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with Oriental designs, and other fine speci- Aurora, one representing Otho in the tomb of mens.

Charlemagne, after Kaulbach, a table-top, with The Netherlands exhibition was well selected a copy of Raphael's Poetry, and a vase with a and representative, having been organized by finely-rendered design of Klöber's, among a the Government. The educational, agricult- great number of other finely-painted and richural, and industrial methods of the kingdom ly decorated pieces, in wbich the grounds and were well illustrated. There were a great flat colors were wonderfully even and brilliant. number of charts and drawings, illustrating A collection of gray and blue stone-ware winethe system of public works in Holland, and jugs and beer-mugs in the old German style the plans for draining the Zuyder Zee. There was interesting. were plans also of Dutch dwellings and public In the Austro-Hungarian exhibition the buildings, model working-men's homes, school most noticeable group was the brilliant colhouses, etc. The book and music publishers lection of Bohemian glass. The finest specimade a good exhibit. In the small exhibition mens were in pure white glass, with flowers, of manufactures, woolens for male ware, fine leaves, arabesques, etc., ground into their surblankets, excellent imitations of Turkish car face with the emery-wheel. There were also pets, handsome oil-cloths, clay-pipes, belting, fine examples of ruby and emerald ware, with and handsome tiles, after the old Delft manner, gilded ornaments, and cheaper samples of darkwere noticeable; and also some fine lacquered green glass in the ancient Vienna style. The work, particularly a screen, with illustrations Bohemian porcelain also is of very fine textfrom Goethe and Schiller.' The colonial dis- ure, and the exhibited samples were tastefully play was fine, including the cereals, spices, decorated; and in the Hungarian exhibit of and woods of the Dutch East Indies, and the china-ware there were some fine imitations of weapons, embroideries, filigree, and rich webs Chinese and early European styles from the made by the natives.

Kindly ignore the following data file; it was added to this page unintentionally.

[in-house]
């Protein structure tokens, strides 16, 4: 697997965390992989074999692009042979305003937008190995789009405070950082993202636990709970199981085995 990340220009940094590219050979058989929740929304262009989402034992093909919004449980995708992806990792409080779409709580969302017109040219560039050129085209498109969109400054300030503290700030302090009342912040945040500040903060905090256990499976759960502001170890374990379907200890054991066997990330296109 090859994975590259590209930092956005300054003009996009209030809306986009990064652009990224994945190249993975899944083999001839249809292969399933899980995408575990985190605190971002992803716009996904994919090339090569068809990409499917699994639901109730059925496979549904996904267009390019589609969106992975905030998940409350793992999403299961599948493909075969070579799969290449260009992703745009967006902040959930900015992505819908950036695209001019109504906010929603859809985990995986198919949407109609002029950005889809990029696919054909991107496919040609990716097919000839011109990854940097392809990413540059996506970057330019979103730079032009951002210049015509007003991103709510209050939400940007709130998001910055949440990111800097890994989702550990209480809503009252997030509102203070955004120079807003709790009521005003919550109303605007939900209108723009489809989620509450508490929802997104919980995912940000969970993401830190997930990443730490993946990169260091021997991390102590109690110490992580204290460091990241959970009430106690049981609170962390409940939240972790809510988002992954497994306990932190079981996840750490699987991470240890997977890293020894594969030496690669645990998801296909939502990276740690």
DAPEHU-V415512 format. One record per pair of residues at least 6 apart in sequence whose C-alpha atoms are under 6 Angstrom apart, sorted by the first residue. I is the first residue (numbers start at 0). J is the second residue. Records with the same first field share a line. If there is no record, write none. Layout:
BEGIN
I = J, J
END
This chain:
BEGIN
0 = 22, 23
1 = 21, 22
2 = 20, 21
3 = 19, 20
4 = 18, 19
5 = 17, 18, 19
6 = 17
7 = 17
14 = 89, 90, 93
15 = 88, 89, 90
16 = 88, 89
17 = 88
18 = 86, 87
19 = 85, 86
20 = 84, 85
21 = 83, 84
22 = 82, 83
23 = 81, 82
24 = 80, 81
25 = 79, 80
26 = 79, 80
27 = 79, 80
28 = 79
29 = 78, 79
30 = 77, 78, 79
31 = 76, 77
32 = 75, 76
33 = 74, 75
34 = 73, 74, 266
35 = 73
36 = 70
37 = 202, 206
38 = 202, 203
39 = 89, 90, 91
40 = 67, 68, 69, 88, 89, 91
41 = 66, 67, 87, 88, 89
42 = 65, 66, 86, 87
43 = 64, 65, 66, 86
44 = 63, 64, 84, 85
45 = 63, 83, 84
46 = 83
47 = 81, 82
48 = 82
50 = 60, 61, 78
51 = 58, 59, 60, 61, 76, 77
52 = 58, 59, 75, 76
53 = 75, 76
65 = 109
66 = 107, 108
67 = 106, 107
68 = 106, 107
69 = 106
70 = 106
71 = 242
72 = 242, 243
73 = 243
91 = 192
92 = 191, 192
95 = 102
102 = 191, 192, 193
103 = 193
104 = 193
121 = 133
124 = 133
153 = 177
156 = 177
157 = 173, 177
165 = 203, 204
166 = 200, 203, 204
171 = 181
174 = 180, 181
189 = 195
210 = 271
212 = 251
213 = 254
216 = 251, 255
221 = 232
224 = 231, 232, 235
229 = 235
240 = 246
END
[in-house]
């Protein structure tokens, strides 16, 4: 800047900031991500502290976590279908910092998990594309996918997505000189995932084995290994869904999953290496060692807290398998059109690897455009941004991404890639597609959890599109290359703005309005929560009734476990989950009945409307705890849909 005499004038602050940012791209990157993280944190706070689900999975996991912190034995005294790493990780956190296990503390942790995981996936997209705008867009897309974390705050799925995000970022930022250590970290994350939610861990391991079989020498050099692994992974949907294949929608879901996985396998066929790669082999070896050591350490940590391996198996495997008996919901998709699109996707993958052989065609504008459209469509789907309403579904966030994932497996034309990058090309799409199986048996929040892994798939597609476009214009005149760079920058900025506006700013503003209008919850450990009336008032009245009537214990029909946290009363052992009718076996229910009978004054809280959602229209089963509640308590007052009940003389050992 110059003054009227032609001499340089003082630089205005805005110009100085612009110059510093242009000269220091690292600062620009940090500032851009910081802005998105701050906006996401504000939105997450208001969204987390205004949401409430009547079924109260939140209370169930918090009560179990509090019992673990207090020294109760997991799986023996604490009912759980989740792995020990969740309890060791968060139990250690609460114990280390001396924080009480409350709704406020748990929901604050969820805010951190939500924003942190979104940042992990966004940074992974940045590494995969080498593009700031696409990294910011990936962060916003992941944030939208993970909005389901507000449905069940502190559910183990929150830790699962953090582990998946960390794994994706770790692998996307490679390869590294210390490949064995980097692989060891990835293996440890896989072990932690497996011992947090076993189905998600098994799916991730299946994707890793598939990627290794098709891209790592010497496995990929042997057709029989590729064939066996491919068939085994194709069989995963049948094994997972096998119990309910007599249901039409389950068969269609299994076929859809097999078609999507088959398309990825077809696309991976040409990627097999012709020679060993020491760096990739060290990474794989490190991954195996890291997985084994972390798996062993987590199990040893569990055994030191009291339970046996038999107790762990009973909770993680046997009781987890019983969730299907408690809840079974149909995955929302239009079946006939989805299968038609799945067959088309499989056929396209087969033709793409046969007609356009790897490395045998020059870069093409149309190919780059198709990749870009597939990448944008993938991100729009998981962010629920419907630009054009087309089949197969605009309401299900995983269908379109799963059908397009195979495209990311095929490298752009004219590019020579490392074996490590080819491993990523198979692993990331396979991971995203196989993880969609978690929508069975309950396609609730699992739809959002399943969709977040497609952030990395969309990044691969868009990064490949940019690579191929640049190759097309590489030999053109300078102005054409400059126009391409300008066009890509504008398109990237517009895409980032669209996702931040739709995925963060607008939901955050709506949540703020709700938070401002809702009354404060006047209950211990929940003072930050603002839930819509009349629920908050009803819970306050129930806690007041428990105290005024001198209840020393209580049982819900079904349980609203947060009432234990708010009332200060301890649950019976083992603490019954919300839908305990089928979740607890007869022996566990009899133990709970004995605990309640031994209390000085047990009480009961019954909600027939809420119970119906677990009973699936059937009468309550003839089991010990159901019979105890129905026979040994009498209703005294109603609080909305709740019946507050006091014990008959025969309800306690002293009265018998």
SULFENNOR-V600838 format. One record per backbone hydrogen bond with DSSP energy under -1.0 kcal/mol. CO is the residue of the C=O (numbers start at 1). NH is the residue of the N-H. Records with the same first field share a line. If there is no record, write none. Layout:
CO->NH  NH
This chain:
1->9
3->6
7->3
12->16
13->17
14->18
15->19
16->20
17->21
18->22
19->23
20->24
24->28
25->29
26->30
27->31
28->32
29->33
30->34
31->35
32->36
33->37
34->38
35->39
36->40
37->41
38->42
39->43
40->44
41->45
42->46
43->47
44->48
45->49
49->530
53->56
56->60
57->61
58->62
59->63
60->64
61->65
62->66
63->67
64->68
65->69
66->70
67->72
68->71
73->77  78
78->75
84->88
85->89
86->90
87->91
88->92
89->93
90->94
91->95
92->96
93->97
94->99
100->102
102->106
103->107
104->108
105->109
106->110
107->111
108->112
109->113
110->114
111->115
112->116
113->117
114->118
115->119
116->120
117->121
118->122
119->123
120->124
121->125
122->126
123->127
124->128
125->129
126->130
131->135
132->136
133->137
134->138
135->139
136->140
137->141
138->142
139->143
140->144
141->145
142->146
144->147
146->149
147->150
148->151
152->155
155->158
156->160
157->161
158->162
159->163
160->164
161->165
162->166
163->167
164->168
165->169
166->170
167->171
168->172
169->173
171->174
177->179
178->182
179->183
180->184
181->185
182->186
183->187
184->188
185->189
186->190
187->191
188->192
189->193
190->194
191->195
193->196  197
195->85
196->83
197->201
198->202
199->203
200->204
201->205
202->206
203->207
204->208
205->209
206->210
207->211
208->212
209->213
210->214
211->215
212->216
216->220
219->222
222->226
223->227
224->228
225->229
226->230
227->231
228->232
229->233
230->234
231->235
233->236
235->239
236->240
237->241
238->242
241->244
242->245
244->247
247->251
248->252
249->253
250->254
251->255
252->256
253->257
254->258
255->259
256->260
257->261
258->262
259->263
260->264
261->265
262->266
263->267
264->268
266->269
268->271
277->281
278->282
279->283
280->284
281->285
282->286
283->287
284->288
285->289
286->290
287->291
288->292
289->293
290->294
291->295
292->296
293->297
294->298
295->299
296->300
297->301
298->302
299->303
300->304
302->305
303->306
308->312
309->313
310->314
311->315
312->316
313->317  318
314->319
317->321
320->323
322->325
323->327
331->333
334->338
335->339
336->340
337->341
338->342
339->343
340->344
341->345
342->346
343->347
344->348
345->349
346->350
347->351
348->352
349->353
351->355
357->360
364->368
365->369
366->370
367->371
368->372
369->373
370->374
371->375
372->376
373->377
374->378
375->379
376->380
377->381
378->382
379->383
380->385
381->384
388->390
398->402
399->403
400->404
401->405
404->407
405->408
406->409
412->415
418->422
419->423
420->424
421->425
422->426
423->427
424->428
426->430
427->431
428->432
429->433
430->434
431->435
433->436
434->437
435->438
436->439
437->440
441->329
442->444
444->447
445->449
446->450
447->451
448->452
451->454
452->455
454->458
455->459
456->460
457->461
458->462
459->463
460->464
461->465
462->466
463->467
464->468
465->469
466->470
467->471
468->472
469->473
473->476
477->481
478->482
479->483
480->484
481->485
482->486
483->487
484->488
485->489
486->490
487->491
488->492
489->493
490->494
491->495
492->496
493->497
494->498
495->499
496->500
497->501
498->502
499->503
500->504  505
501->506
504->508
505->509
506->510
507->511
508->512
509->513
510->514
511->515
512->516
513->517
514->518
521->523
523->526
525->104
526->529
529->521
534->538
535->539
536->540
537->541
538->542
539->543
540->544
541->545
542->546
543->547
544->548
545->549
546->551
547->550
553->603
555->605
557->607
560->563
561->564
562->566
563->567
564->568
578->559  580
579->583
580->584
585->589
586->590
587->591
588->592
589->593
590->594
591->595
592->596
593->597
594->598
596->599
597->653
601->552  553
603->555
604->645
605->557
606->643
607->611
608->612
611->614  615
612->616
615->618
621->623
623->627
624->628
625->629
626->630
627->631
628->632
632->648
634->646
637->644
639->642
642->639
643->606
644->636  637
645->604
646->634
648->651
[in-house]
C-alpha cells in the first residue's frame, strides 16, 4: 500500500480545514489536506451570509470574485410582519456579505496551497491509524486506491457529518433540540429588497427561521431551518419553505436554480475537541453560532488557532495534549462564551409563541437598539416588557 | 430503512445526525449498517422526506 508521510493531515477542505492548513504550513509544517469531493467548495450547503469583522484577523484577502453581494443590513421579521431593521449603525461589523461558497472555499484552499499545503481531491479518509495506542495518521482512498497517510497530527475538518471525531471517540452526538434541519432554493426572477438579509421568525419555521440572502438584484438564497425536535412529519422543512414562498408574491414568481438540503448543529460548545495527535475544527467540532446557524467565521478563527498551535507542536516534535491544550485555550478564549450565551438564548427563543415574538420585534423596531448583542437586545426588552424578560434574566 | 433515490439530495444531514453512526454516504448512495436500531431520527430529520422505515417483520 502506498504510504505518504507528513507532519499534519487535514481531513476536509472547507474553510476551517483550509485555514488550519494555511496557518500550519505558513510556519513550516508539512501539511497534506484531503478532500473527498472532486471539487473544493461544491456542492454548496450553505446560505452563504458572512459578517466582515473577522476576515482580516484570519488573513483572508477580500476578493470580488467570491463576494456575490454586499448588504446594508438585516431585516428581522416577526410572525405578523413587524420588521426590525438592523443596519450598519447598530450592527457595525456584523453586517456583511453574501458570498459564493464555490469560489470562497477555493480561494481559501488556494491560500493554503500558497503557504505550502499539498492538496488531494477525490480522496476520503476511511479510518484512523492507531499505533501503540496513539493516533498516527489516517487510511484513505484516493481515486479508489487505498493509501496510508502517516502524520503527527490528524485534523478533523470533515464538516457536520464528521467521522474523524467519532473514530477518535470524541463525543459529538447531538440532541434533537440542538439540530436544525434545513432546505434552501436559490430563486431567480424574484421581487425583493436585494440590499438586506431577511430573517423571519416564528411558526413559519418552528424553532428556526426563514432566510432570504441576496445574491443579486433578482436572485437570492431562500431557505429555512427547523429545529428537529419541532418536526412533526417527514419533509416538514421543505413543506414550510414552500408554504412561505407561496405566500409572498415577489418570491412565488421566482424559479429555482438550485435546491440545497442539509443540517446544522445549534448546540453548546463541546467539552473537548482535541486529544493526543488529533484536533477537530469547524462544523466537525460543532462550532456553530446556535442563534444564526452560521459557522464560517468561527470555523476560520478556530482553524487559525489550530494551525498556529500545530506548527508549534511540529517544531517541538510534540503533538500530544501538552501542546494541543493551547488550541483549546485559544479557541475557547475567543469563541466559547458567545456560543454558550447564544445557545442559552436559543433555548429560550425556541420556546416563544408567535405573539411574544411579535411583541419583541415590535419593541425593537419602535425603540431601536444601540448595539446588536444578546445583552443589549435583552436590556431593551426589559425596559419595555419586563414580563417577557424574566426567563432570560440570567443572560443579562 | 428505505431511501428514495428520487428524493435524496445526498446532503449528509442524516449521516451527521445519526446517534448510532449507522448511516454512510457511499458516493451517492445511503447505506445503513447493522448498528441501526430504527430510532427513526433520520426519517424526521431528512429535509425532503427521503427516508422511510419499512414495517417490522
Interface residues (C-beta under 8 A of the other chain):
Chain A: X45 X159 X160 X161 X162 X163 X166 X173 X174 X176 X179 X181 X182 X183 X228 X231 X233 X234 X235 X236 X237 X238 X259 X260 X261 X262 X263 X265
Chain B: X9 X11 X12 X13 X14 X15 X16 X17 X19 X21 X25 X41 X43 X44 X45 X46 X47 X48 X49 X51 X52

town of Herend. From Innspruck were sent The Belgians made a good exhibition of their some fine stained-glass windows. The display excellent manufactures. Of special note were of meerschaum carving from Vienna was very the laces of Mechlin and Brussels, the cloths large and fine. Other exhibits were Russia of Verviers, the tapestries of Malines, the linens, leather from Vienna, the garnet jewelry of paper materials, fine glass, and wood-carvings, Prague, Hungarian fire-opals, Viennese silks notably an elaborate wooden pulpit, various and shawls, delicate laces from the Erzgebirge, fancy articles, and a large display of fire-arms. bent-wood and hollow-iron furniture from

The German exhibition was strong in cheap Vienna, woolens and cottons, ready-made and substantial textiles and articles of general clothing, buttons, chemicals, perfumes, musical utility, besides containing the best book ex- instruments, mirrors, with paintings on their hibit and the best display of fine porcelain in faces, and a fine collection of photographs. the Fair. The Saxon and other cloth-makers In the Swiss section all the